The essential difference between American and Asian karaoke is that while the former is performed in front of an entire restaurant or bar, the latter is performed in private singing rooms. This allows for a close-knit group of people to craft an experience that is more personal, empathetic, and social. When transported to America, it creates a familiar space that helps Asian Americans find a community within the US that feels like home.

This is increasingly important, as Asian Americans are the fastest-growing racial group in the US. In 2013, the Pew Research Center polled a group mainly comprised of Indians, Chinese, Filipinos, Vietnamese, Koreans, and Japanese to put together their study on The Rise of Asian Americans. In this report, they found that 74% of adult Asian Americans are foreign-born, about half of them believe they don’t speak English very well, and 53% of Asian Americans don’t identify as typically American.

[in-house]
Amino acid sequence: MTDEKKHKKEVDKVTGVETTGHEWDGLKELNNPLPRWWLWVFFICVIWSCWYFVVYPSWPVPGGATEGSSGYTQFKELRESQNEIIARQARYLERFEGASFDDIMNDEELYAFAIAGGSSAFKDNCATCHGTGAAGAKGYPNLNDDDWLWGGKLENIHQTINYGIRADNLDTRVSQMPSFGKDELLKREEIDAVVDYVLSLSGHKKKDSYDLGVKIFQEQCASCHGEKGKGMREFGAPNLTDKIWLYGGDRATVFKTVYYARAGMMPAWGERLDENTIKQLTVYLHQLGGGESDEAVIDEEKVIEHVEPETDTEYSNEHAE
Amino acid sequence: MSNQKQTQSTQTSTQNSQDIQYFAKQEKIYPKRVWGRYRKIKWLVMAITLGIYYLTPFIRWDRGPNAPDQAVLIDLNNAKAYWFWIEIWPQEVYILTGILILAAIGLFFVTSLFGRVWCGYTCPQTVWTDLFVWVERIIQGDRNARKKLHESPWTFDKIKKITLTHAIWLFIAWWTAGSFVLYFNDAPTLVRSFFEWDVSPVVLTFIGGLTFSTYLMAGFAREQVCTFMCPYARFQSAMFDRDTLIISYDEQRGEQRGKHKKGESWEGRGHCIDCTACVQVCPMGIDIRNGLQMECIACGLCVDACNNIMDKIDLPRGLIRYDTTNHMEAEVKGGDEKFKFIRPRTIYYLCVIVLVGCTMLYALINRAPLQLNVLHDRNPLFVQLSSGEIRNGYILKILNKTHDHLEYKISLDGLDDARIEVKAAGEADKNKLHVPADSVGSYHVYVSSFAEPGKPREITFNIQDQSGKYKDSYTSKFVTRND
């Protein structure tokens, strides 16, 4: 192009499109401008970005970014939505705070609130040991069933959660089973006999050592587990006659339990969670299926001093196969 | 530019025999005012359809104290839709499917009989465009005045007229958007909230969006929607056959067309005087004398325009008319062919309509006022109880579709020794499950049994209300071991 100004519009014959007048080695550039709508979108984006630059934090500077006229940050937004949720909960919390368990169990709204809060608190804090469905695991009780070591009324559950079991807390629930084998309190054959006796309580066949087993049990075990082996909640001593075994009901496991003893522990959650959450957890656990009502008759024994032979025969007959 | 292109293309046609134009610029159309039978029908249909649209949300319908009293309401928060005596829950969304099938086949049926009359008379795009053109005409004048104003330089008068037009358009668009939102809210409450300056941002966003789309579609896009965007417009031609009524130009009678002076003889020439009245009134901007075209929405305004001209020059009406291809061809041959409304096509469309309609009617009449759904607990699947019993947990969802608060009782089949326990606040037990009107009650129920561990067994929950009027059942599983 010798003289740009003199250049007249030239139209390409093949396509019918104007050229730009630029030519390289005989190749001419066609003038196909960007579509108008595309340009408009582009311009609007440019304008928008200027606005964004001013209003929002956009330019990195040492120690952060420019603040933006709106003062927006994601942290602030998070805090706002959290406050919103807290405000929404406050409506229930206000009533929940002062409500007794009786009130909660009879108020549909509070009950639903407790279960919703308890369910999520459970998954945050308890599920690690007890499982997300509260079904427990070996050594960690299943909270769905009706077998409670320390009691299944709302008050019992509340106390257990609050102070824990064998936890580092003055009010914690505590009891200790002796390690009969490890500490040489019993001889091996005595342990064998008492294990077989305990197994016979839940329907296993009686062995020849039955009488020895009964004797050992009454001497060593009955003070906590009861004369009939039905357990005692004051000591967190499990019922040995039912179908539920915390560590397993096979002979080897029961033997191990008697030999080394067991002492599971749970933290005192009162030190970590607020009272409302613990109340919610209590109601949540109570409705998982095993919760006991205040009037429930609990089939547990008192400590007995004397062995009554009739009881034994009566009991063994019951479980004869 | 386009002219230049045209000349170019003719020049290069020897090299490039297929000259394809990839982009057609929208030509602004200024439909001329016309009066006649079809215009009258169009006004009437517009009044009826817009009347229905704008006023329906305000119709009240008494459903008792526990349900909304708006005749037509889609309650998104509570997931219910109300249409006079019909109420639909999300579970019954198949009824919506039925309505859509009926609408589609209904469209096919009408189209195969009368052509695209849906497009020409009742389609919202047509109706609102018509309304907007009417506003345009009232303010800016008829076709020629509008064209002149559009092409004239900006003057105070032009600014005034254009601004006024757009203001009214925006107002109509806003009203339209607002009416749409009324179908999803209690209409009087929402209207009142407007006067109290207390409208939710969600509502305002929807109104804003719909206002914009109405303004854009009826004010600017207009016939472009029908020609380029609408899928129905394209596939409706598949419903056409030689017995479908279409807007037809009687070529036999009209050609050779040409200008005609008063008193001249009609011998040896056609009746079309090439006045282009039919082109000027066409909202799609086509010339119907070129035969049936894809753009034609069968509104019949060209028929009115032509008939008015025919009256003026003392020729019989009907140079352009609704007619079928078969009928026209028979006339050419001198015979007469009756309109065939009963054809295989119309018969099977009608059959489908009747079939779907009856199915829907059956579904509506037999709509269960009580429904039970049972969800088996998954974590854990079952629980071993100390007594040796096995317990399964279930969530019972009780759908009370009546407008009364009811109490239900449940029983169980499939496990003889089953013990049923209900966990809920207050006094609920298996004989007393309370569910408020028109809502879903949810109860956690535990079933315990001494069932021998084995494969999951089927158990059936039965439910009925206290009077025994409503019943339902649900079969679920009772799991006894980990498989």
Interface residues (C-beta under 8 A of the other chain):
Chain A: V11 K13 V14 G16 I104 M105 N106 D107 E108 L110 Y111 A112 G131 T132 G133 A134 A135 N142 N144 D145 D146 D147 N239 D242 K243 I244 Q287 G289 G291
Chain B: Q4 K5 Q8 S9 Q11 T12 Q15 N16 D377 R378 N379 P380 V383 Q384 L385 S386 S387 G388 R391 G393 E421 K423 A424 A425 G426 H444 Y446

In her book Politeness and Culture in Second Language Acquisition, Sooho Song uses the example of Korean populations to note, “Korean culture belongs to the collective culture society, while American culture belongs to the individualistic culture.” This essential ethnic difference manifests itself as a perception of the Asian “other.”  As the spectrum of race in American generally extends between black and white, the alienation of Asian communities is enhanced. This further prompts the necessity of typically Asian spaces where communication is cathartic.